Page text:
Ballparks in the Bigs

I always find it pretty cool when, in any sport, two teams in the same league and city play right around the corner from one another. In England’s top-tier *football* league, for example, Liverpool and Everton play their home games less than one mile apart from one another. Part of what fascinates me there is the mutual distaste for another that fans of both sides possess. The same could be said for the Manchester United / Manchester City rivalry, as well as Arsenal / Tottenham Hotspur, though their respective stadiums are 4-5 miles distant.

In the US, we have relatively few examples of such apparent vitriol combined with proximity. Though both of the NBA’s Los Angeles teams share the Staples Center, but the running joke there is that denizens of that area simply support whichever team is better. In the Eastern Conference, the Knicks / Nets has been fairly humdrum in recent years, even with Madison Square Garden and the Barclays Center less than six miles apart, due largely to a lack of winning on one or both sides.

In the NFL, the Giants and Jets share MetLife Stadium, but due to the current schedule configuration, the two teams only meet during the regular season once every four years.

MLB, meanwhile, has been able to foster cross-town and regional rivalries, even with teams playing in separate leagues, thanks in no small part to interleague play and the hefty 162-game schedule. While there is undoubtedly some animosity (or, perhaps more accurately, jealousy) between Dodgers and Angels fans, and Giants and A’s fans, Yankees / Mets and Cubs / White Sox generally tends to ratchet the tension up just a little bit more.

Indeed, both New York and Chicago, among a handful of other cities, have hosted major league-caliber teams since the advent of professional baseball. For the purpose of this post, I’ve included teams from the respective cities that played in the American Association (1882-1891), Union Association (1884), Players’ League (1890), and Federal League (1914-1915).

You may also notice that, while I did list the ballparks that hosted two founding members of the National League under the “MLB Parks” header, I didn’t do so for others. I elected to list the Chicago White Stockings (modern-day Cubs) and the Boston Red Stockings (Atlanta Braves) as MLB parks because those teams are still active and playing in the National League, despite their confusing nicknames. Three other teams in the 1876 NL also bore names that were later adopted by teams to join the NL or AL, but I chose to list them as non-MLB parks (as well as two others), because none lasted more than a few seasons:

  • Athletic Base Ball Club of Philadelphia: Expelled in 1876. No relation to the Oakland, nee Kansas City, nee Philadelphia Athletics.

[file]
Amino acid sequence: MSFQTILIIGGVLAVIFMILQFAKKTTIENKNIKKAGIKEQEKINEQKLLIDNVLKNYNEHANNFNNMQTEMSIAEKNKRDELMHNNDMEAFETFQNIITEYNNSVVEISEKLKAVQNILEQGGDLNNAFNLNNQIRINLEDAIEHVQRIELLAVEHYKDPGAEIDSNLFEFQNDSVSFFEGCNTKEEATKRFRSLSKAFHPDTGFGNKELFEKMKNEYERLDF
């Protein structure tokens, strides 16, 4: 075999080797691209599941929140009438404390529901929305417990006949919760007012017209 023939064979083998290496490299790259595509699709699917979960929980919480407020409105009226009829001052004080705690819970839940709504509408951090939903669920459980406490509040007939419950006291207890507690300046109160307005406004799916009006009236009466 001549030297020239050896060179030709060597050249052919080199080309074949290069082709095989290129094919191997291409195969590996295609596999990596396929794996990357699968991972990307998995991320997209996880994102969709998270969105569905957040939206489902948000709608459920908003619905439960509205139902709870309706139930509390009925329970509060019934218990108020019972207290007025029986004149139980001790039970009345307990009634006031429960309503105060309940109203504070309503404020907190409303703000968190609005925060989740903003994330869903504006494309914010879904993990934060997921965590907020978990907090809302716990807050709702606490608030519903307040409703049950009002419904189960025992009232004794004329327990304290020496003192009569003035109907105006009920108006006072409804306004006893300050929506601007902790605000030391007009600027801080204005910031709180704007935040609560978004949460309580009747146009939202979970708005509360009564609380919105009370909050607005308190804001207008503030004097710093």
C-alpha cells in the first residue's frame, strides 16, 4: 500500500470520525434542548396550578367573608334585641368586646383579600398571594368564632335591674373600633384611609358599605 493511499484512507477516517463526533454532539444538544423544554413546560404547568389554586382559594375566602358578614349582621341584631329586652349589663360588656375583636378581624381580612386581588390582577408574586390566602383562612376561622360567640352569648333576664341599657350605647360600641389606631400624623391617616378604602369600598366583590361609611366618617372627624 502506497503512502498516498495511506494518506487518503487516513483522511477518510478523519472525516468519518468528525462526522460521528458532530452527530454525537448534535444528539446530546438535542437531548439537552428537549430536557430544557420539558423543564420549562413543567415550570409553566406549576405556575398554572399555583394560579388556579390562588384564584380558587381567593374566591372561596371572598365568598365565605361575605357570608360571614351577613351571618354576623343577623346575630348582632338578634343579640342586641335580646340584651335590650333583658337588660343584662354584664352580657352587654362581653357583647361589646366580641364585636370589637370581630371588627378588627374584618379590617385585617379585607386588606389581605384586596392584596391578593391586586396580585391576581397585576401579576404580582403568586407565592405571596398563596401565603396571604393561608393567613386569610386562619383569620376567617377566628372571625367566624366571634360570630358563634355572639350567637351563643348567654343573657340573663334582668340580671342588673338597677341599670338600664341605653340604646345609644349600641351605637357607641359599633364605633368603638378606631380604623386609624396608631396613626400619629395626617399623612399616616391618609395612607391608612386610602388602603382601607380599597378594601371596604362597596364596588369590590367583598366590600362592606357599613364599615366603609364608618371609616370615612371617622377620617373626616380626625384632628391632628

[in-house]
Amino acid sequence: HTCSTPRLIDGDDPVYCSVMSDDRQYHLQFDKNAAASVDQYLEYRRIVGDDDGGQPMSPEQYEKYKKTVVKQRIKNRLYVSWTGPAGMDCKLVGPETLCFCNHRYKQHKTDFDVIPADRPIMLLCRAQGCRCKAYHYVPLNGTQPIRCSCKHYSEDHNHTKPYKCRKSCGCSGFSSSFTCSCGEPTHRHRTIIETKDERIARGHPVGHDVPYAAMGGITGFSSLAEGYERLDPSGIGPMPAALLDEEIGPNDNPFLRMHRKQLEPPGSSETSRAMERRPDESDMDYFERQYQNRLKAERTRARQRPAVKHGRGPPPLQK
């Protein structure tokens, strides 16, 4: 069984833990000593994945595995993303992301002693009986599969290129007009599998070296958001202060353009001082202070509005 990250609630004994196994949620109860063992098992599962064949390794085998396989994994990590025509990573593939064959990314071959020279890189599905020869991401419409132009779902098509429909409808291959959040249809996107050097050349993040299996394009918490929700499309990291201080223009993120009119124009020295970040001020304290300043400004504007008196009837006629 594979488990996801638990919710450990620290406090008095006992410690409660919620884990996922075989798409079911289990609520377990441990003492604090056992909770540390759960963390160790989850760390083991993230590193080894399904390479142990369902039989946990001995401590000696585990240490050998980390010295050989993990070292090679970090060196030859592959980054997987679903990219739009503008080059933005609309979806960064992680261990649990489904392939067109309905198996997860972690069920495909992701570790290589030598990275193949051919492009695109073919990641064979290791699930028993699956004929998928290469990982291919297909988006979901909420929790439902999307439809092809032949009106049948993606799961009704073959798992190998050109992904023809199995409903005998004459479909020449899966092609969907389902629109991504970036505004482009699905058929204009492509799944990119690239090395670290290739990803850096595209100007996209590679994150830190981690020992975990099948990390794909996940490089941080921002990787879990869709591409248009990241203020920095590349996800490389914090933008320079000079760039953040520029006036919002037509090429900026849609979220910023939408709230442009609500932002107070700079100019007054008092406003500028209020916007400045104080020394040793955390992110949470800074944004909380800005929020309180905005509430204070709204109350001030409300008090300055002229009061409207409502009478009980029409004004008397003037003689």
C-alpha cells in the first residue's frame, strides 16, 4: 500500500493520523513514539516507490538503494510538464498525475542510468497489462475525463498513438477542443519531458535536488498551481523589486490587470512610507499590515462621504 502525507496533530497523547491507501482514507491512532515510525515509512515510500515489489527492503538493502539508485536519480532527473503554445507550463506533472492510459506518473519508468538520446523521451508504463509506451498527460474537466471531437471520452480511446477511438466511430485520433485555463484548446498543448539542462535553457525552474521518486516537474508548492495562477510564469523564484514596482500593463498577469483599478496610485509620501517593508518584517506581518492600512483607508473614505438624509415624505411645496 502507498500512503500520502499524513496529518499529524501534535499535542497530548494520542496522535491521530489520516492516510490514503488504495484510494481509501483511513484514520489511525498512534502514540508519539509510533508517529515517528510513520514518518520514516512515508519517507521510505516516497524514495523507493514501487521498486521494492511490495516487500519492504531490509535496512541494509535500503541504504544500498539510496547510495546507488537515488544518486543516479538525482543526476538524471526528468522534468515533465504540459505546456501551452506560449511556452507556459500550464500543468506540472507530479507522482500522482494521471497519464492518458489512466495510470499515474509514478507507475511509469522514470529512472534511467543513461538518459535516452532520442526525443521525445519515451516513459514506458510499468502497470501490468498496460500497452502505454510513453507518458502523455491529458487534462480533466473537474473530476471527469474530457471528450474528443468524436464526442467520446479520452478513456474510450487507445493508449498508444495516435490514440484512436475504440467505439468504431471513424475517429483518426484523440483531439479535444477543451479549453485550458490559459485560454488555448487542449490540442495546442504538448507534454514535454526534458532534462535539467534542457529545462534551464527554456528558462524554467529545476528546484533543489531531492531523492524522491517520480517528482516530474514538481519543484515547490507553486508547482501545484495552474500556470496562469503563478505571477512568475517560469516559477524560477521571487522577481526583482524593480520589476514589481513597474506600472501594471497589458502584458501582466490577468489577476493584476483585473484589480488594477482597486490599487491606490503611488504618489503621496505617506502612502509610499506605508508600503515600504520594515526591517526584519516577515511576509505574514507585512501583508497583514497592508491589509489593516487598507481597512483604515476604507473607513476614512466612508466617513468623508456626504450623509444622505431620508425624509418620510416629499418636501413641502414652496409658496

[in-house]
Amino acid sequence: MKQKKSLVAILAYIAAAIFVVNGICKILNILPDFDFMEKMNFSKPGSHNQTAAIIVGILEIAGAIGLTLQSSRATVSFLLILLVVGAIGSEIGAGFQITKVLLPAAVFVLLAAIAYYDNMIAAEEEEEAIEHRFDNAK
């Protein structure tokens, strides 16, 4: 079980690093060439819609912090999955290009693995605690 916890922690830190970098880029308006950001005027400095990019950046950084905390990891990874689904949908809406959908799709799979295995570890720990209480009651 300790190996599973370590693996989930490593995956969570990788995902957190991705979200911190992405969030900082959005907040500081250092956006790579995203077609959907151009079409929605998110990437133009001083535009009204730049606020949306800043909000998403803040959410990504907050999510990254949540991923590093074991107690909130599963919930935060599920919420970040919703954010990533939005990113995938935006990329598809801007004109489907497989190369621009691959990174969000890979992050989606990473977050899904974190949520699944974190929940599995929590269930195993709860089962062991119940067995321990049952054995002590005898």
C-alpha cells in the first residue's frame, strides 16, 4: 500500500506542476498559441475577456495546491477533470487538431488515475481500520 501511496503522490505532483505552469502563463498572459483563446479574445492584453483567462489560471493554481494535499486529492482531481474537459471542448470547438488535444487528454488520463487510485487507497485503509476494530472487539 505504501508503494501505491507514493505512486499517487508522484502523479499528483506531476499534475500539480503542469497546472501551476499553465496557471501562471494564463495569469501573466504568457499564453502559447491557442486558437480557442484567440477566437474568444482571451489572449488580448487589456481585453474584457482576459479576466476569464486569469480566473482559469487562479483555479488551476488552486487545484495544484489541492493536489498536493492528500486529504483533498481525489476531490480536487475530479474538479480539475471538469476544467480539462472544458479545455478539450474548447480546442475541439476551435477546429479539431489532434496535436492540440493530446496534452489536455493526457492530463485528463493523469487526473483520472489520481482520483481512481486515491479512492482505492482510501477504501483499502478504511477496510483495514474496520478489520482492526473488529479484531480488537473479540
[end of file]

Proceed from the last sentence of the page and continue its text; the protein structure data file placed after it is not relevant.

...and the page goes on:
• Cincinnati Red Stockings: Expelled in 1880. No relation to the 1881 club that began play the following season in the AA–today’s Reds.
  • St. Louis Brown Stockings: Folded in 1877. No relation to the St. Louis Browns that relocated from Milwaukee in 1902 and moved to Baltimore after 1953, or to the present-day Cardinals who began play in the AA in 1882 as the Browns, as well.
  • Milwaukee Grays: “Promoted” from the League Alliance in 1878, only lasted that one season.
  • New York Mutuals: Joined the NL in 1876 but were expelled after the season for financial reasons.

Naturally, I started right here in St. Louis. From 1902-1920, the Cardinals and Browns played practically right around the corner from one another on St. Louis’ north side, at Robison Field and Sportsman’s Park, respectively. What actually made St. Louis’ major league ballpark history a little less visually-compelling than others was the fact that the Cardinals and Browns shared a home (Sportsman’s Park) for over 30 years, and that the Cardinals have been the sole tenant in a one-team town ever since. As such, the city last had two major league-caliber clubs playing in separate stadiums simultaneously in June 1920.

On the other hand, it’s kind of cool to see the present-day neighborhoods and businesses occupying these former fields of dreams. Do yourself a favor and click the “View larger map” option; it opens in a new window, and isn’t quite so claustrophobic as the preview.


St. Louis

Again, not the most intricate map. Keep reading for those; you can probably guess which one has the most pinpoints. Nevertheless, interesting to see how teams and/or the hub of the game sort of “grew up” in one part of a town, and ended up migrating elsewhere.

Incidentally, all five teams in the NL Central today play in cities with long, proud traditions of professional baseball (well, maybe not so much the pride thing in Chicago’s Friendly Confines, but definitely loooooooooong). The Cardinals, Pirates, and Reds all got their respective starts in the AA and jumped to the NL no later than 1892. The Cubs, of course, are founding members of the Senior Circuit, and even Milwaukee, though it didn’t acquire an MLB club for two seasons or more until the Boston Braves moved to town in 1953, fielded top-tier teams from 1878-1901.



Clearly a city proud of its adult beverage-producing heritage. Keep in mind how there seems to be a general lack of cohesion between the stadiums, aside from Miller Park being built next door to old County Stadium.



Two things I learned while reading up on the Steel City: (1) After calling the municipality of Allegheny home for their first 25 years, the Pirates moved in to Pittsburgh proper two years after that city absorbed their former home north of the intersection of the Monongahela, Allegheny, and Ohio Rivers; and (2) while they played in Forbes Field, some four miles and a river away, for over sixty years, the club moved back to almost the same spot where they played before when Three Rivers Stadium opened in 1970.



Interesting how the Reds played in several stadiums within a few blocks of one another for a period just short of 90 years, then moved a couple of miles away to be closer to the river. It’s like the Cardinals, Pirates, and Reds all got together at some point in the ’60s and decided baseball was better played near a river that drained in to the Gulf of Mexico.



Pretty crazy how, though the Cubs have used it for 100 years now, Wrigley Field looks like an outlier in Chicago ballpark history. The bizarre twist, given the north side / south side rivalry in the Second City, is that the Cubs actually played basically right on top of the modern-day site of the White Sox’ US Cellular Field for a couple seasons in the 1890s. Just imagine how many stadiums would be on this map if Comiskey and Wrigley didn’t last 80 and 100 (and counting) seasons, respectively!